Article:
2. I can't count the number of levels on which "Juno" is better than "Crash."

    So I'll just go with...

    The No. 1 Reason Juno Is Better Than Crash:


    That was easy.

    Sigh. I like Atonement.


  3. I liked Atonement, too, and definitely think Joe Wright was robbed. The reason that film works (beyond the very good adapted screenplay) was his tightwire directing. Although, I admit I think the continuous shot on the war-torn beach was a bit inorganic and showy. Still, great film and a very good adaptation of a FANTASTIC book. I haven't read any reviews, so I didn't know it was getting slammed in a lot of the critical press. Hmm.

    I wish Keri Russell had been nominated for Waitress. Oh, and Juno > Crash, on all fronts. Crash winning over Brokeback Mountain caused much gnashing of teeth in my living room, but Juno winning over No Country for Old Men would probably just get a, "well, the Academy does it again!" snide remark.

  4. huh. is _juno_ really *that* good? maybe i should see it, but -- to go against the grain in the circles i run in -- ellen page grates on my nerves in just the trailer alone. i don't doubt it's tightly written and amusing, but, you know, so was _the savages_. those two belong in the best screenplay category tog., but "best picture: juno"? well, AMPAS has done crazier things. (viz. the much, and rightly, maligned _crash_.)

    yes, yes. i know i should see _juno_ before forming and opinion. sometimes i jump the gun and that front, and so much the worse for me, i suppose. seriously, though: ellen page = annoying to the max. i don't get all the "isn't she brilliant and shiny" people say about her -- not even from a single interview i've seen or read with her. ??

  5. Carrie - The way I look at it is that by not getting a Globe or Oscar nomination for "Waitress" (recognition she probably deserved), Keri Russell still might be willing to take the female lead in J.J. Abrams' "Fringe" pilot. It doesn't seem likely, but it sounds right to me, so I'm knocking on wood...

    Christina - I'm going to say that the best way to get some of "isn't she brilliant and shiny" buzz around Ellen Page might be to, you know, see the movie, rather than just the trailer. And the best way to avoid getting exhausted by the hype surrounding a movie is, you know, not to read "isn't she brilliant and shiny" articles about Page, Diablo Cody or the movie itself. Yes, the trailer was forced on you to some degree, but nothing else was. The people who like "Juno" most are the people who, at least to some degree, are getting to just discover it, either the people lucky enough to see it in September or October when there was only a wee bit of hype -- Fox Searchlight went from begging me to interview people from the movie to my begging them literally in less than a week.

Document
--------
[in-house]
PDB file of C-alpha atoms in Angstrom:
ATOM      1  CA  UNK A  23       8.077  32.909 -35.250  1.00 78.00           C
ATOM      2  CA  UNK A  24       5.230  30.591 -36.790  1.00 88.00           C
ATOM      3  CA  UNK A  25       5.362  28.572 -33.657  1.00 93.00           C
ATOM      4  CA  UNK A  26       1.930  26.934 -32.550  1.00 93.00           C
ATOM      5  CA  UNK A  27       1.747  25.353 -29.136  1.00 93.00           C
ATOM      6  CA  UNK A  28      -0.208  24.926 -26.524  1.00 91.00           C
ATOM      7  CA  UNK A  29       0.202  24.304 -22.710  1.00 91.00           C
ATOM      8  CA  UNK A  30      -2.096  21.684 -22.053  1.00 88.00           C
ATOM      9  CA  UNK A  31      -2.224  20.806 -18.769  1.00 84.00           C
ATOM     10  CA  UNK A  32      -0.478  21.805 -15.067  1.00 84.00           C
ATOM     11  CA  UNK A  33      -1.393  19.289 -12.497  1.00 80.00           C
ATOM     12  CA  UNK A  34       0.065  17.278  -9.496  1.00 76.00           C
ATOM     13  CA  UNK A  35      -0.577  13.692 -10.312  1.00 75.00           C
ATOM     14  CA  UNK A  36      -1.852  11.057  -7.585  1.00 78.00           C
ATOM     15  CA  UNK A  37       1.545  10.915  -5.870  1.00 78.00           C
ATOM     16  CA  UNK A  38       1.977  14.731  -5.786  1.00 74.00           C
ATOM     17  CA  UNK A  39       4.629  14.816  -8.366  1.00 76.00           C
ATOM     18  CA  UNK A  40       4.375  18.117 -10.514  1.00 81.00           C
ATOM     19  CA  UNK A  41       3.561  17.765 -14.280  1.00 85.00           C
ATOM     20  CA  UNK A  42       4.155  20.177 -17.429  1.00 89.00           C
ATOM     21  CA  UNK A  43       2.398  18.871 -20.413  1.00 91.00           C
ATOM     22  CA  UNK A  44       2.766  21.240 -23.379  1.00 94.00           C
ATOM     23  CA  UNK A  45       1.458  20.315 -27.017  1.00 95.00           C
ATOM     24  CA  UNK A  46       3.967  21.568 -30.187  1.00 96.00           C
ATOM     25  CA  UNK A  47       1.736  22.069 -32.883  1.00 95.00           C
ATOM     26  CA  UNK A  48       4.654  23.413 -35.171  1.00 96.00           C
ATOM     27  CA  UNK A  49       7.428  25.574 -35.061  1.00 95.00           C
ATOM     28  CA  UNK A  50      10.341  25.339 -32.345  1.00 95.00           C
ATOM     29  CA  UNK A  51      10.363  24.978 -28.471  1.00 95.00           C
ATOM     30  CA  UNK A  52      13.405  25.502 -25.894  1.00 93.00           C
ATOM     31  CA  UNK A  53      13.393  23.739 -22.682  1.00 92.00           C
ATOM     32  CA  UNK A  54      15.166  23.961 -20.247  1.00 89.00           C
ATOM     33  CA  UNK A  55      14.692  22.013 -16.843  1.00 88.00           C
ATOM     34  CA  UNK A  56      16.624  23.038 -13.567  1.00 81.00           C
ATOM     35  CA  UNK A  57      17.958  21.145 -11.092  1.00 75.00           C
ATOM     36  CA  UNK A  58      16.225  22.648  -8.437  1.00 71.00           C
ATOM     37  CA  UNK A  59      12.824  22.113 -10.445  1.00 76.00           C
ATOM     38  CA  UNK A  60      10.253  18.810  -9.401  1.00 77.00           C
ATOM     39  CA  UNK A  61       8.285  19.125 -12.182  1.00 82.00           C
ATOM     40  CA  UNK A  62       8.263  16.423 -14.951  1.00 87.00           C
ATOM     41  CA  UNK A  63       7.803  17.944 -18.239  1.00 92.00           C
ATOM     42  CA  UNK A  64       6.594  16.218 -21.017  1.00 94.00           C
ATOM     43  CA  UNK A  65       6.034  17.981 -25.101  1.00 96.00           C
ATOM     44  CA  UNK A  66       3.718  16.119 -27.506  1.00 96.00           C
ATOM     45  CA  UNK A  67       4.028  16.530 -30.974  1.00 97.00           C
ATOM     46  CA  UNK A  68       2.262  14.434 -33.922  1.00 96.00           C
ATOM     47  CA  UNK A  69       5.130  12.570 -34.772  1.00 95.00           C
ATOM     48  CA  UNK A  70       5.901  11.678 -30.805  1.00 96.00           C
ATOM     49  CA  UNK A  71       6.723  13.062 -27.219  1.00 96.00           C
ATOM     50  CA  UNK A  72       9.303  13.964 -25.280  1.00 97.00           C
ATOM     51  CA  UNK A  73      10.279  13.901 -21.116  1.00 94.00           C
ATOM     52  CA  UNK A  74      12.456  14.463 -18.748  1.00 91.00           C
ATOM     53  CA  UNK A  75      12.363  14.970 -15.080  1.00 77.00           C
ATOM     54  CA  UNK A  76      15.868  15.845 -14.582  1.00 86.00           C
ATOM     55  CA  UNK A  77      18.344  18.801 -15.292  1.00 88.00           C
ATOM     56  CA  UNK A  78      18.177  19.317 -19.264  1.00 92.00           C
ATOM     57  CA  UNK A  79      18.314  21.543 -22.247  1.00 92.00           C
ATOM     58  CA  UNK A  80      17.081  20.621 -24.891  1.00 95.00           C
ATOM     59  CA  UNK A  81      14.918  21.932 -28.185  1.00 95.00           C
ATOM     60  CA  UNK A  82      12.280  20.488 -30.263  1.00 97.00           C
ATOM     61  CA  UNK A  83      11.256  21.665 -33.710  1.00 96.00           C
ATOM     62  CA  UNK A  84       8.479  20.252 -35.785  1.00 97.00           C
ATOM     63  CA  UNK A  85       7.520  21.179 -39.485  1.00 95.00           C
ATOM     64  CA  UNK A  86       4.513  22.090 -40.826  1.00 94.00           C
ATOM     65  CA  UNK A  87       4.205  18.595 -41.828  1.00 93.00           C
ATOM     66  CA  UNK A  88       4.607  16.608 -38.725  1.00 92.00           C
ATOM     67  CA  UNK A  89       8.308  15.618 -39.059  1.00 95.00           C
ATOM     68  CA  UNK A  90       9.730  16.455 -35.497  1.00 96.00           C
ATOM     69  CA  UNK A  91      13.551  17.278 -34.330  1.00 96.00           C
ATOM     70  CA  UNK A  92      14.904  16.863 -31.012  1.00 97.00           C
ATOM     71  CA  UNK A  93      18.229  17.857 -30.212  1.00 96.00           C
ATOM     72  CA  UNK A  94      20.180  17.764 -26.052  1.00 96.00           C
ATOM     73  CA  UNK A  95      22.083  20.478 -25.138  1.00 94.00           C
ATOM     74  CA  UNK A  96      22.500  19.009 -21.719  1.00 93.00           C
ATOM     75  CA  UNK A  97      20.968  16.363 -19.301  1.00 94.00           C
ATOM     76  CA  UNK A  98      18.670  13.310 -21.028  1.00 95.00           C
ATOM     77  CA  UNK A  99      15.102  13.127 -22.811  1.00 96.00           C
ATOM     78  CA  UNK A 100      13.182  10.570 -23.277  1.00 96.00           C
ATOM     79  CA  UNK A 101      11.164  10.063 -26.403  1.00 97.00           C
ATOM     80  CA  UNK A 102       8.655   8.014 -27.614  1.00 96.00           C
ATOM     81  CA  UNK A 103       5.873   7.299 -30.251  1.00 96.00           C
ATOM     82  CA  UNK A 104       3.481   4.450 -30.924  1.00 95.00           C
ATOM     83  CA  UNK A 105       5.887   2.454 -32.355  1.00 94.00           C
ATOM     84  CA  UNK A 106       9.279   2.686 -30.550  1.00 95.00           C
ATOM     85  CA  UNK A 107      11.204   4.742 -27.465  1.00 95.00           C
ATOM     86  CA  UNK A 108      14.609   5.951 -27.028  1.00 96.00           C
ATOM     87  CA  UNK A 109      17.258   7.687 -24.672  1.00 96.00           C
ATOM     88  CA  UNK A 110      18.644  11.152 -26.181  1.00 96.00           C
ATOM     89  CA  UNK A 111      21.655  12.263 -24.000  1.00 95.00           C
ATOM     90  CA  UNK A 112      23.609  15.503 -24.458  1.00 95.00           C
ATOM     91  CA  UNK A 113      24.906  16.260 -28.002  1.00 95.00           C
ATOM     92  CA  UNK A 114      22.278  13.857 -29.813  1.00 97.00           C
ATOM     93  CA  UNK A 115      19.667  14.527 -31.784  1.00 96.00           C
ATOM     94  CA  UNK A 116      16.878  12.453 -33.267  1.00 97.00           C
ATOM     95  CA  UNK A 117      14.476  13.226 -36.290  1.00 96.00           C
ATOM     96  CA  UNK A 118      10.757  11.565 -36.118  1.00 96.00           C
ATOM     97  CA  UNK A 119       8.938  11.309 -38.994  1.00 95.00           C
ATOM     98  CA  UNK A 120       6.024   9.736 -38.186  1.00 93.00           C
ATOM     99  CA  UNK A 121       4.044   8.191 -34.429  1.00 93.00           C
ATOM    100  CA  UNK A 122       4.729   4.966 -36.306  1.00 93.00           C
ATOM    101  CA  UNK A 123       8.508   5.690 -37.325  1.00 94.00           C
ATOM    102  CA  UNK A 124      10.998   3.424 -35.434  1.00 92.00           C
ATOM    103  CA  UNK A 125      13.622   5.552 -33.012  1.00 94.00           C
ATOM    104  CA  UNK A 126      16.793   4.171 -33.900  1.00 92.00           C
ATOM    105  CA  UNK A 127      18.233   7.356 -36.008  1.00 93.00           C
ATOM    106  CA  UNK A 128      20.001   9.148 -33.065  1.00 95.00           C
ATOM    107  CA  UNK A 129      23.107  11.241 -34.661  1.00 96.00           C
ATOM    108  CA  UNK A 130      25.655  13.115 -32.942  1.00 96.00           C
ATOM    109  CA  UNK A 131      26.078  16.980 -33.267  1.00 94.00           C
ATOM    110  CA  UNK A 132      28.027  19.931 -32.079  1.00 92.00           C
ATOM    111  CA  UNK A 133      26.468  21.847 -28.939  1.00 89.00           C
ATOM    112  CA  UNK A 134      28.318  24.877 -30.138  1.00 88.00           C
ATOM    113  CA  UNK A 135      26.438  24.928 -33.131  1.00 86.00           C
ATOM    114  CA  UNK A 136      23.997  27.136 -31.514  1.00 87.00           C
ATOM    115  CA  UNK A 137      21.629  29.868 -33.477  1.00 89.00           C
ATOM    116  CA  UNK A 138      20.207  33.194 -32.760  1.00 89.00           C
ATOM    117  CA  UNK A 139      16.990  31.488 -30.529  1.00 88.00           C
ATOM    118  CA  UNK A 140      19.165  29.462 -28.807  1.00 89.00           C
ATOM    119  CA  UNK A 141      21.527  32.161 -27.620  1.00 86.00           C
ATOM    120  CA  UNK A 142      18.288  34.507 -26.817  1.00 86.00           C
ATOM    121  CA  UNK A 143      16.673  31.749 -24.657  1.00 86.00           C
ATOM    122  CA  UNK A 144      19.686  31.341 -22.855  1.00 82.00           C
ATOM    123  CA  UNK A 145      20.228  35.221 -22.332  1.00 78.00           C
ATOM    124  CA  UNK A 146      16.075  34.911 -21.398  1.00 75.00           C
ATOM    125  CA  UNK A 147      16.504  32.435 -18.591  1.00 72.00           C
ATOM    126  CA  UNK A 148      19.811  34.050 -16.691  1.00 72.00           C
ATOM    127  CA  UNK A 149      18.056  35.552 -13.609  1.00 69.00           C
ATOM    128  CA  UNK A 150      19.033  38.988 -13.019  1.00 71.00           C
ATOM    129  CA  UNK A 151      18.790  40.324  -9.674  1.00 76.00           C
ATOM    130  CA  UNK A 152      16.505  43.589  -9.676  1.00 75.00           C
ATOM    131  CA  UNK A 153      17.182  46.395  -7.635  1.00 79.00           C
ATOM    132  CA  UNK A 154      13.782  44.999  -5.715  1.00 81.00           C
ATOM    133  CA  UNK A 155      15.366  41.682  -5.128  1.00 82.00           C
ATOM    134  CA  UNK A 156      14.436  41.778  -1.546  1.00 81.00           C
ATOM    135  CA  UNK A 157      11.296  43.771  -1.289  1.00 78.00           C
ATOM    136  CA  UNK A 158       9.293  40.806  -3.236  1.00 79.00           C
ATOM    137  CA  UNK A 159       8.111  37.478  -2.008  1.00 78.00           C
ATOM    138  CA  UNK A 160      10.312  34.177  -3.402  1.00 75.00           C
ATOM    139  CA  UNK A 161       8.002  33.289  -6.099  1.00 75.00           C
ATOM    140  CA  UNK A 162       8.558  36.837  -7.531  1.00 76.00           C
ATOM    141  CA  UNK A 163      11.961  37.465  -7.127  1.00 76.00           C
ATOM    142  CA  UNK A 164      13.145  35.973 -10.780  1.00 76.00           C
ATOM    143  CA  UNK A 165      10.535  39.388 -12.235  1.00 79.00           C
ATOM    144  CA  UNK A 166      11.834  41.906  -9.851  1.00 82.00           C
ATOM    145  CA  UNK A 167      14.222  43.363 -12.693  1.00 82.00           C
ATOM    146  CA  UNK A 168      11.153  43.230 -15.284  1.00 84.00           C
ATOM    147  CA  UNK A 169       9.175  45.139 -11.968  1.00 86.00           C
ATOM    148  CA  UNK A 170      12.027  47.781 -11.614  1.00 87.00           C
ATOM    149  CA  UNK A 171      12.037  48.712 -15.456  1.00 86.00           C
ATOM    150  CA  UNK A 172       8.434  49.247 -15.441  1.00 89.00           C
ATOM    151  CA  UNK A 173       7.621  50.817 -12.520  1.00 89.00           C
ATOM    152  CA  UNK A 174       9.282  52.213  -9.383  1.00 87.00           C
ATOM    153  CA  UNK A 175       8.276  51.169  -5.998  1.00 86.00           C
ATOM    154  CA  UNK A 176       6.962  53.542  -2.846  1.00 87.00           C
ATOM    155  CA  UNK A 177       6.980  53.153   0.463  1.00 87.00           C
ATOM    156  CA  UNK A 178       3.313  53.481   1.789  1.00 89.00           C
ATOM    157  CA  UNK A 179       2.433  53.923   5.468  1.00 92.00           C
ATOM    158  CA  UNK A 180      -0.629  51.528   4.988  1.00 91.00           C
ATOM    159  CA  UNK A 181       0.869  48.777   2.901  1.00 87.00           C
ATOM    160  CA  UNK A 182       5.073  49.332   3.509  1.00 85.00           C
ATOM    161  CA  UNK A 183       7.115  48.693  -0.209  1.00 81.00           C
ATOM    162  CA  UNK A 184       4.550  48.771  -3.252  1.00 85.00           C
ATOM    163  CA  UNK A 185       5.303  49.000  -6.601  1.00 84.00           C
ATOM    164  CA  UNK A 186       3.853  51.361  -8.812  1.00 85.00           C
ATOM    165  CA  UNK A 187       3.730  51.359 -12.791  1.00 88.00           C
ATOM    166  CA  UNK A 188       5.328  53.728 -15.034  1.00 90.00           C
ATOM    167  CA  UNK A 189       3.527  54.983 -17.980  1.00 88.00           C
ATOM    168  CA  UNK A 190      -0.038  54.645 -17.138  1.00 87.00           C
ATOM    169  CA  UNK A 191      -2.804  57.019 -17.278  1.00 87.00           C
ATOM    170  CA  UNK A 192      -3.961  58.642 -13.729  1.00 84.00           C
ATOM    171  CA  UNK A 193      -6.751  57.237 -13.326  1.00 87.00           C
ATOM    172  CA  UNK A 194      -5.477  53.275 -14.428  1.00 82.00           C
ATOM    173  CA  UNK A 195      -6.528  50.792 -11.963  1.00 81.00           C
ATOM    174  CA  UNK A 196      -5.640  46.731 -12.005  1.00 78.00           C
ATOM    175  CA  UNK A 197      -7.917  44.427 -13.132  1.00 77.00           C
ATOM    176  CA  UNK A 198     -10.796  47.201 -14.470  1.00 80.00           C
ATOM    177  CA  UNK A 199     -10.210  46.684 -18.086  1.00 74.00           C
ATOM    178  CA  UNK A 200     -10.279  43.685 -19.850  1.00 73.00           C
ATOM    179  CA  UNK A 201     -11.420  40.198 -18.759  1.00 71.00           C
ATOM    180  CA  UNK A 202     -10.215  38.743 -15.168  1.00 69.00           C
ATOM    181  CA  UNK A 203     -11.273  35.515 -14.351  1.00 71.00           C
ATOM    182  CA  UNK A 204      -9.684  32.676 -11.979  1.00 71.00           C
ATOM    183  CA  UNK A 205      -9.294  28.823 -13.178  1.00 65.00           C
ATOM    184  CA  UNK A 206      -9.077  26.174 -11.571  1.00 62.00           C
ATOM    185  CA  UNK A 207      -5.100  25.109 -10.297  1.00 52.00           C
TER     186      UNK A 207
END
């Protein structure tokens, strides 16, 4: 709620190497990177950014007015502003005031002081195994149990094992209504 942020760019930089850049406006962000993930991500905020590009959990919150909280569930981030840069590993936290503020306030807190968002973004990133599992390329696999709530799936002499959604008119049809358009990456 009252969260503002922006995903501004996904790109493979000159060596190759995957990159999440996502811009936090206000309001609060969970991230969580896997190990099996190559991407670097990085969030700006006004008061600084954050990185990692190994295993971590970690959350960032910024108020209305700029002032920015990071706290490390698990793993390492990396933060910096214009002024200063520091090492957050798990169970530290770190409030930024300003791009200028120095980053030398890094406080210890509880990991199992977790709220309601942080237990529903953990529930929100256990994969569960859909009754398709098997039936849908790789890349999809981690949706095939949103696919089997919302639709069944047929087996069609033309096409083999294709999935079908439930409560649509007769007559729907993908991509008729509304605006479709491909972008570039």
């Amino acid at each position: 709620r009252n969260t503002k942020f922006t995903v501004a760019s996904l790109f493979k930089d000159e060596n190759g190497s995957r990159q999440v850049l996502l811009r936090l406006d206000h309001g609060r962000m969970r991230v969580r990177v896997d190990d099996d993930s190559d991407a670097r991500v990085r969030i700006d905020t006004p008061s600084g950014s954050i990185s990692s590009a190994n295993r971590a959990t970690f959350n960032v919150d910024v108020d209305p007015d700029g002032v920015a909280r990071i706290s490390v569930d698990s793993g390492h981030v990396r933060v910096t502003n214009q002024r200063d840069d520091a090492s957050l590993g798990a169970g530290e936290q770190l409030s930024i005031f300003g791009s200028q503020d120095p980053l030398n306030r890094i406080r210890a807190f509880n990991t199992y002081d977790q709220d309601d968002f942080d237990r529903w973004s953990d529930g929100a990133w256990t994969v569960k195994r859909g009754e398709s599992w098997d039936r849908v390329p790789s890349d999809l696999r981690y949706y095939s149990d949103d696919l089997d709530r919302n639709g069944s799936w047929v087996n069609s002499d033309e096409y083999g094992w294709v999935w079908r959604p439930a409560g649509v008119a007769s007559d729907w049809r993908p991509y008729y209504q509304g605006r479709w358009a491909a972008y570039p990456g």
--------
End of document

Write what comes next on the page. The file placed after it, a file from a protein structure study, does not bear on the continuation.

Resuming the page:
To my mind, "Juno" is a well-written, well-acted quirky comedy. Nothing more or less. It would be a bizarre best picture choice, but it would also be a better movie than plenty they've lauded in the past.


  6. i already said i should see it! gosh.

    honestly, though, if i don't think i could take her impression of a world-weary 35 y.o. in the body of a 16 y.o. routine, with the flat, nasal monotone for the duration of the feature-length film. if i ended up liking _juno_, it would probably be in spite of ellen page, which would be a very strange thing, indeed, since it's her vehicle. she's just not my cuppa. you're allowed to have this w/ tilda swinton and cynthia nixon. why can't i w/ e.p.?

    i dunno, sometimes i'm just ornery.

  7. Anonymous8:56 PM

    Yeah, it's an Ellen Page vehicle, but the rest of the cast is good as well. (OK, not Rainn Wilson, but I'm not sure he has any lines that aren't in the trailer.) I do think people who came to it fresh probably appreciated it more, although I liked it. The trailer gave away too many story beats.

    While I didn't dislike it, if Michael Clayton wins Best Picture I'll be very annoyed.